Students, parents and school teachers rally at Colorado Capitol as part of National School Choice Week
By Monte Whaley | The Denver Post
Lawmakers, parents and school officials gathered Thursday on the steps of the state Capitol to praise the virtues of school choice in Colorado and to lobby for its expansion.
But no one spoke more forcefully about the power of school choice than 10-year-old Jordan Smith, a fifth-grader at Golden View Classical Academy, a charter school emphasizing core knowledge including literature and mathematics.
“We read and study real and great books,” Jordan said. “No one class is too easy or too hard.”
But it has a long waiting list of prospective students. “I’m sad so many other kids are stuck on the waiting list,” Jordan said. “That’s why I want to spread the word about school choice so we can get more schools like mine and give kids the same opportunity I have.”
Jordan was a group of students who spoke up for school choice during a rally at the Capitol as part of National School Choice Week. The Denver event was among 21,000 across the country aimed at highlighting the advantages of having a wide choice of school options for kids.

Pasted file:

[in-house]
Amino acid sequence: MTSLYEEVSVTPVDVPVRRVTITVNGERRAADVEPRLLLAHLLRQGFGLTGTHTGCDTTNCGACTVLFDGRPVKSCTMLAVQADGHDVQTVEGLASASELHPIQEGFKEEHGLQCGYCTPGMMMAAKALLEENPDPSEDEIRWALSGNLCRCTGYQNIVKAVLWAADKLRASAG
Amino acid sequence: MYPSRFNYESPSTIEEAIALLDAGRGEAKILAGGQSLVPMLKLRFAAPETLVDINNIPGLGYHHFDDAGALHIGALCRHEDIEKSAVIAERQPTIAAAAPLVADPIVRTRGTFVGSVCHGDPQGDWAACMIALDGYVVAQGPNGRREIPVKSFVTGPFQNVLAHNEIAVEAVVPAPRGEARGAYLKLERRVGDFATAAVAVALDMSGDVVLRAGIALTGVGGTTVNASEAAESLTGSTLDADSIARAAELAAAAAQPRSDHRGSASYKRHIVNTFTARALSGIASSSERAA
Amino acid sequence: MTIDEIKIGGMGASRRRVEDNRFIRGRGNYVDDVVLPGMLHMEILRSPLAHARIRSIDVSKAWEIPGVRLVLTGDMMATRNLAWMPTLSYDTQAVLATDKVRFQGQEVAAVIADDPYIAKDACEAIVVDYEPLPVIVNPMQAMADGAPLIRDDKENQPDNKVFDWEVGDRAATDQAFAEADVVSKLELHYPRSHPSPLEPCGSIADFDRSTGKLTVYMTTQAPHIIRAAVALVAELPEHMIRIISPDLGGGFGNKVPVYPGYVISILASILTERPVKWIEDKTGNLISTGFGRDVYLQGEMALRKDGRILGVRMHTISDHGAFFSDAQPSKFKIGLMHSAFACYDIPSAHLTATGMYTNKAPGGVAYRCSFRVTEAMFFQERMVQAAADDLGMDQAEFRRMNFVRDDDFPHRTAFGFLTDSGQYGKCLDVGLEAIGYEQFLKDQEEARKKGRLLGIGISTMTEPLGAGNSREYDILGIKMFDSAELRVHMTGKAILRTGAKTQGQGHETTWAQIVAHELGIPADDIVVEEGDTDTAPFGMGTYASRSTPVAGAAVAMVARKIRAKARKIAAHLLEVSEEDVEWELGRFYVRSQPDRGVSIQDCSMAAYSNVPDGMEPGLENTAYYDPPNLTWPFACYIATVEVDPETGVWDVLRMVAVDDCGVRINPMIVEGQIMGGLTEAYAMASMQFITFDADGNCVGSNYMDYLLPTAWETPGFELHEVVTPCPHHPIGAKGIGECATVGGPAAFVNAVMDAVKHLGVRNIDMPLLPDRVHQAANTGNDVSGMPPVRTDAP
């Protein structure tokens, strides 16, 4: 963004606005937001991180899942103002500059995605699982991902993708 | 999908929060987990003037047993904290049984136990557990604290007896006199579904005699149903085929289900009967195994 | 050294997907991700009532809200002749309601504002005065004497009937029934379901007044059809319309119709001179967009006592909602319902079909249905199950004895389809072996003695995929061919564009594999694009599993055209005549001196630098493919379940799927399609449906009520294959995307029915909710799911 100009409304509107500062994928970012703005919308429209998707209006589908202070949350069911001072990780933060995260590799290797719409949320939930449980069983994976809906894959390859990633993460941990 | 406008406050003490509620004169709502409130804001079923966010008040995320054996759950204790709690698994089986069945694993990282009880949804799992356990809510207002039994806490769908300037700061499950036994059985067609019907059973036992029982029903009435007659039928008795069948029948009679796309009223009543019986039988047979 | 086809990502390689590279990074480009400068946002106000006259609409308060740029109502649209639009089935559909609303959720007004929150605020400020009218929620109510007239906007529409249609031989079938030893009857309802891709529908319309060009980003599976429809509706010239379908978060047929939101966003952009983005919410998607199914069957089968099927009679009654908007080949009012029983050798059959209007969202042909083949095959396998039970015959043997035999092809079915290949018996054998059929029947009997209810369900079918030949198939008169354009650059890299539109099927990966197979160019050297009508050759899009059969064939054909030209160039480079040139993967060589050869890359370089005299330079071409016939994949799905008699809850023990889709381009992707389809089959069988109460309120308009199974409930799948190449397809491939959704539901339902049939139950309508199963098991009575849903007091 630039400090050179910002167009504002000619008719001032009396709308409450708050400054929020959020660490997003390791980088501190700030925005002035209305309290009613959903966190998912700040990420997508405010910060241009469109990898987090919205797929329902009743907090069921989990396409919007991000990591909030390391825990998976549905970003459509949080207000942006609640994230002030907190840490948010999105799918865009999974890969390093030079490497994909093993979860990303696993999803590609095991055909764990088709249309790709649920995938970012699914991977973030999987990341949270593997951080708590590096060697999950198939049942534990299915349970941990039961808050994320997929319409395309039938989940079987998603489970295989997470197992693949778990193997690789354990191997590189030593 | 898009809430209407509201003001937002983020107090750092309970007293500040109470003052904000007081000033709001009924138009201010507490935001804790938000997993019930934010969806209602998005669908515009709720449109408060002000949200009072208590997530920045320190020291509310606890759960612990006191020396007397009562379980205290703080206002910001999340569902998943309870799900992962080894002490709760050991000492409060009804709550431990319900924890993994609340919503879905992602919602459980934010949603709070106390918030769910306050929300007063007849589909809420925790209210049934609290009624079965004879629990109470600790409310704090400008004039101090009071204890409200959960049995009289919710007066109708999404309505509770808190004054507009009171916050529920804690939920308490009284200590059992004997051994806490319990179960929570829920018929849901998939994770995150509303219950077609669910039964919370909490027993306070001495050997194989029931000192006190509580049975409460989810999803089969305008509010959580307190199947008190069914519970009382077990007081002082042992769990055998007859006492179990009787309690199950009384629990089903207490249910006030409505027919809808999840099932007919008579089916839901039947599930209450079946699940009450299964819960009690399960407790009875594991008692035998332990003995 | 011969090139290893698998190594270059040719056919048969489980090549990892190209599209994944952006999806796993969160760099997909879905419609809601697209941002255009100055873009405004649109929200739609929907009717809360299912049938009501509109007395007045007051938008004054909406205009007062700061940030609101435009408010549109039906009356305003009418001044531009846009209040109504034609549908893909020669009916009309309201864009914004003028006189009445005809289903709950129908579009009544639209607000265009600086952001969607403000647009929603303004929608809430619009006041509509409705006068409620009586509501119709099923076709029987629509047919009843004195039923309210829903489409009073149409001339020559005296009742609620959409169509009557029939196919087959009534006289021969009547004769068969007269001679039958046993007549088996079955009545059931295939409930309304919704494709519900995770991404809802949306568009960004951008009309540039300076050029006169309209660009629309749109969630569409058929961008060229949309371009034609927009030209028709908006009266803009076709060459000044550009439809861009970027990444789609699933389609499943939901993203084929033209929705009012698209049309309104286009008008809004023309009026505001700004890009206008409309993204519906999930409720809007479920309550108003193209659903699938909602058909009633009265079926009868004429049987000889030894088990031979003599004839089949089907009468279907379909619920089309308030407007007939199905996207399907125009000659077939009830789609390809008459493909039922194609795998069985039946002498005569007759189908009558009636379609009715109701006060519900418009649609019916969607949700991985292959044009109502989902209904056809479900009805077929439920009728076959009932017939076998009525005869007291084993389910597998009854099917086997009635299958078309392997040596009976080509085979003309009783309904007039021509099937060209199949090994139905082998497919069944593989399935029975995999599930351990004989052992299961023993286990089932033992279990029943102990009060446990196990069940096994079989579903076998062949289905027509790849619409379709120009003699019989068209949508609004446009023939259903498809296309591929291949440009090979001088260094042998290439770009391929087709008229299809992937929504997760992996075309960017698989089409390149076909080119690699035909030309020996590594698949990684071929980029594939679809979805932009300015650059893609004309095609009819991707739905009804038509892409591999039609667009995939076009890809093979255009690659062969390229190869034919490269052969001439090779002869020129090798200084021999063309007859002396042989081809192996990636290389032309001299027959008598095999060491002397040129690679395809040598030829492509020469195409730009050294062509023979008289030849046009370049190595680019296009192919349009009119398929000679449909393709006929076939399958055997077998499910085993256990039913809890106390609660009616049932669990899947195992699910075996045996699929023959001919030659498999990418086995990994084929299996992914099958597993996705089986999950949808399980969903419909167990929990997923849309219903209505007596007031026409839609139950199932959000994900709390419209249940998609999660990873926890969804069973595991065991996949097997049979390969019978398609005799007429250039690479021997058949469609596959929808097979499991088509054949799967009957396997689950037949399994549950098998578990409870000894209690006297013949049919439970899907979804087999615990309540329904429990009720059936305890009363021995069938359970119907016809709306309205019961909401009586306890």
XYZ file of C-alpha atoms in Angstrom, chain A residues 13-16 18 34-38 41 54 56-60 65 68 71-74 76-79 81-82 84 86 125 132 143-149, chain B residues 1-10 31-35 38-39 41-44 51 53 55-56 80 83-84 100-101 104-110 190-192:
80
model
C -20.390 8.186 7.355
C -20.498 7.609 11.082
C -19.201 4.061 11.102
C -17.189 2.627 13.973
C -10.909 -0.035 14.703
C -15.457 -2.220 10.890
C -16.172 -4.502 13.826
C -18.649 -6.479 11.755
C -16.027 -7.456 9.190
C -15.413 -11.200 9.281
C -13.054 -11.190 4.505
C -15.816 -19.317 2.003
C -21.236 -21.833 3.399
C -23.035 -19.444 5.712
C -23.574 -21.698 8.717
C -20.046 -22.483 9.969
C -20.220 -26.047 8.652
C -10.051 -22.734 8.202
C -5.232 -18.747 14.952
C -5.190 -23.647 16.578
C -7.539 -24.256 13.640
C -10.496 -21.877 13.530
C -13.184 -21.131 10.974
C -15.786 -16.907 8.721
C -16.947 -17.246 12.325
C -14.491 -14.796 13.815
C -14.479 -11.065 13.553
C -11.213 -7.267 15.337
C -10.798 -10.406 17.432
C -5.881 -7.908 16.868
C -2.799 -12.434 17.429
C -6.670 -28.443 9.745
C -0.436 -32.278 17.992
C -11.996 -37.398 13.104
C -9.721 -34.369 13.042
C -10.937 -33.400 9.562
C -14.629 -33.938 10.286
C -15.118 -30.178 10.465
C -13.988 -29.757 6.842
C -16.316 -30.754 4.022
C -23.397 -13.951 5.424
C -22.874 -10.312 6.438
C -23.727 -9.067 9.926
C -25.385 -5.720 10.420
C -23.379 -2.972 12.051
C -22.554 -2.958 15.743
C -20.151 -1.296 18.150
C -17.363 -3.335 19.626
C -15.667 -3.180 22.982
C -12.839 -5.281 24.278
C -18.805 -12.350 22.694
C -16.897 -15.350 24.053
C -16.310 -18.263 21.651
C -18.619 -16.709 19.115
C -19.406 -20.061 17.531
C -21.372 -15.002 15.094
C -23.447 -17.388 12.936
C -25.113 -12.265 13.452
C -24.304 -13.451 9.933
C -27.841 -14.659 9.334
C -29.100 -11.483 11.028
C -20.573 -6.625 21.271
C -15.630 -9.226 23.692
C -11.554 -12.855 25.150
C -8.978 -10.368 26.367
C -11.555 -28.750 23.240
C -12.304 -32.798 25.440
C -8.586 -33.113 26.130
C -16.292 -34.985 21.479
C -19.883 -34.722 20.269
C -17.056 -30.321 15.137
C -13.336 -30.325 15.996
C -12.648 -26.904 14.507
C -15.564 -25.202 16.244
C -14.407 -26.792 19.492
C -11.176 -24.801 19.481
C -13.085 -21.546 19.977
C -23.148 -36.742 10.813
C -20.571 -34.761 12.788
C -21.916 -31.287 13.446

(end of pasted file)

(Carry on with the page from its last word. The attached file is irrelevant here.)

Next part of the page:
Those include traditional public schools, charter public schools, magnet public schools, online learning, private schools and homeschooling.
Several legislators spoke at the rally, each vowing to keep plenty of school options available to students. After all, they said, some students need different environments to succeed academically.
“One size does not fit all,” said state Sen. Angela Williams. “We need to make sure we make every resource available to students.”
DeMarco Randall, a senior at Arrupe Jesuit High School, said the academic rigor and opportunities at that private, Catholic high school got him internships at five different companies and acceptance letters from eight colleges.
“This school changed my life,” DeMarco said.
The Colorado Education Association, a frequent critic of the school choice movement, said Thursday every parent should be able to choose the public school they consider the best for their child.
But parents are often given only selective information from interest groups promoting charter schools, the CEA said.
Parents will likely have to find out on their own if a charter school has waived out of state and district policies, information about the company that owns the charter and its finances, and if the school’s teachers and principal are licensed by the state.
“It’s time to remove the veil from the mysterious inner workings of charters and allow Colorado families and communities to make an informed choice,” said CEA president Kerrie Dallman, “just as they can when considering a traditional neighborhood school that demonstrates full, unquestioned accountability to a publicly elected school board.”